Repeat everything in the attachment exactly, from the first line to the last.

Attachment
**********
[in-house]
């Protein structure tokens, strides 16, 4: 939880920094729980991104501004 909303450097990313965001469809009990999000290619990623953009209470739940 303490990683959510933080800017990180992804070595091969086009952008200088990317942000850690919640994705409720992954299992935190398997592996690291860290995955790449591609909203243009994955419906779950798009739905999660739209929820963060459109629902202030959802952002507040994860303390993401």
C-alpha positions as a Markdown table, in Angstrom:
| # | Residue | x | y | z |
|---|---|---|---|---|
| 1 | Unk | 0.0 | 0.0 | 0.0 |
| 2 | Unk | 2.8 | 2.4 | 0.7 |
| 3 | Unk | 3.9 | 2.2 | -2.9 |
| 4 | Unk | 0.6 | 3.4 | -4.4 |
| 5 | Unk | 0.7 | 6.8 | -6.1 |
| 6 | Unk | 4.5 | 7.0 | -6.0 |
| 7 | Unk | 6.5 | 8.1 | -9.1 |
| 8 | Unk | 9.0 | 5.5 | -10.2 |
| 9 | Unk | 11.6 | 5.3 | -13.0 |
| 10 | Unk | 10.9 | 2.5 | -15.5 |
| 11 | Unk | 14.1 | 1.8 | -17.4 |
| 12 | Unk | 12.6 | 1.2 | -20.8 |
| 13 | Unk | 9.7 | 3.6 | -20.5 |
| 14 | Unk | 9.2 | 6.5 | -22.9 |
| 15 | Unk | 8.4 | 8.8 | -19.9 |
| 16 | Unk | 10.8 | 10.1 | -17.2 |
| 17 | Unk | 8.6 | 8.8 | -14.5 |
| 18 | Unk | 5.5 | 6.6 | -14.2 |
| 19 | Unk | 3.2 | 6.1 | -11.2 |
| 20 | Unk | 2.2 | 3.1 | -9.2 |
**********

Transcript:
[in-house]
């Protein structure tokens, strides 16, 4: 939880920094729980991104501004 909303450097990313965001469809009990999000290619990623953009209470739940 303490990683959510933080800017990180992804070595091969086009952008200088990317942000850690919640994705409720992954299992935190398997592996690291860290995955790449591609909203243009994955419906779950798009739905999660739209929820963060459109629902202030959802952002507040994860303390993401």
C-alpha positions as a Markdown table, in Angstrom:
| # | Residue | x | y | z |
|---|---|---|---|---|
| 1 | Unk | 0.0 | 0.0 | 0.0 |
| 2 | Unk | 2.8 | 2.4 | 0.7 |
| 3 | Unk | 3.9 | 2.2 | -2.9 |
| 4 | Unk | 0.6 | 3.4 | -4.4 |
| 5 | Unk | 0.7 | 6.8 | -6.1 |
| 6 | Unk | 4.5 | 7.0 | -6.0 |
| 7 | Unk | 6.5 | 8.1 | -9.1 |
| 8 | Unk | 9.0 | 5.5 | -10.2 |
| 9 | Unk | 11.6 | 5.3 | -13.0 |
| 10 | Unk | 10.9 | 2.5 | -15.5 |
| 11 | Unk | 14.1 | 1.8 | -17.4 |
| 12 | Unk | 12.6 | 1.2 | -20.8 |
| 13 | Unk | 9.7 | 3.6 | -20.5 |
| 14 | Unk | 9.2 | 6.5 | -22.9 |
| 15 | Unk | 8.4 | 8.8 | -19.9 |
| 16 | Unk | 10.8 | 10.1 | -17.2 |
| 17 | Unk | 8.6 | 8.8 | -14.5 |
| 18 | Unk | 5.5 | 6.6 | -14.2 |
| 19 | Unk | 3.2 | 6.1 | -11.2 |
| 20 | Unk | 2.2 | 3.1 | -9.2 |